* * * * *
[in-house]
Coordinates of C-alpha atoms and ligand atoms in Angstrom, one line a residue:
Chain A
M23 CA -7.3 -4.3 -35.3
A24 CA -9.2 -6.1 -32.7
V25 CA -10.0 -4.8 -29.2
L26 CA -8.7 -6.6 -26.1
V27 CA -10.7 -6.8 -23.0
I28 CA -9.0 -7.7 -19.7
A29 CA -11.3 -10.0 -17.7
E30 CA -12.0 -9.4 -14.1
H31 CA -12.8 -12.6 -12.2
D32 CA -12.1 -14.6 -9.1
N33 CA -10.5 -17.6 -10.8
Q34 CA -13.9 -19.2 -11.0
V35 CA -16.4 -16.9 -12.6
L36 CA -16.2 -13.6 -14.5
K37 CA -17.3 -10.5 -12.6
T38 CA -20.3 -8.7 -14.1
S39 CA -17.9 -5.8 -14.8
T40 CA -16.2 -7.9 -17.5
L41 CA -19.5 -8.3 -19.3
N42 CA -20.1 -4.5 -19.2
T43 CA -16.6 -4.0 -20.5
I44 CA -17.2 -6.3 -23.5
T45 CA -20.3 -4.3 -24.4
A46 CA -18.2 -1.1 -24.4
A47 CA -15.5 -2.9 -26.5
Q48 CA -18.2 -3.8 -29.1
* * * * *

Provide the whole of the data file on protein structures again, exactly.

[in-house]
Coordinates of C-alpha atoms and ligand atoms in Angstrom, one line a residue:
Chain A
M23 CA -7.3 -4.3 -35.3
A24 CA -9.2 -6.1 -32.7
V25 CA -10.0 -4.8 -29.2
L26 CA -8.7 -6.6 -26.1
V27 CA -10.7 -6.8 -23.0
I28 CA -9.0 -7.7 -19.7
A29 CA -11.3 -10.0 -17.7
E30 CA -12.0 -9.4 -14.1
H31 CA -12.8 -12.6 -12.2
D32 CA -12.1 -14.6 -9.1
N33 CA -10.5 -17.6 -10.8
Q34 CA -13.9 -19.2 -11.0
V35 CA -16.4 -16.9 -12.6
L36 CA -16.2 -13.6 -14.5
K37 CA -17.3 -10.5 -12.6
T38 CA -20.3 -8.7 -14.1
S39 CA -17.9 -5.8 -14.8
T40 CA -16.2 -7.9 -17.5
L41 CA -19.5 -8.3 -19.3
N42 CA -20.1 -4.5 -19.2
T43 CA -16.6 -4.0 -20.5
I44 CA -17.2 -6.3 -23.5
T45 CA -20.3 -4.3 -24.4
A46 CA -18.2 -1.1 -24.4
A47 CA -15.5 -2.9 -26.5
Q48 CA -18.2 -3.8 -29.1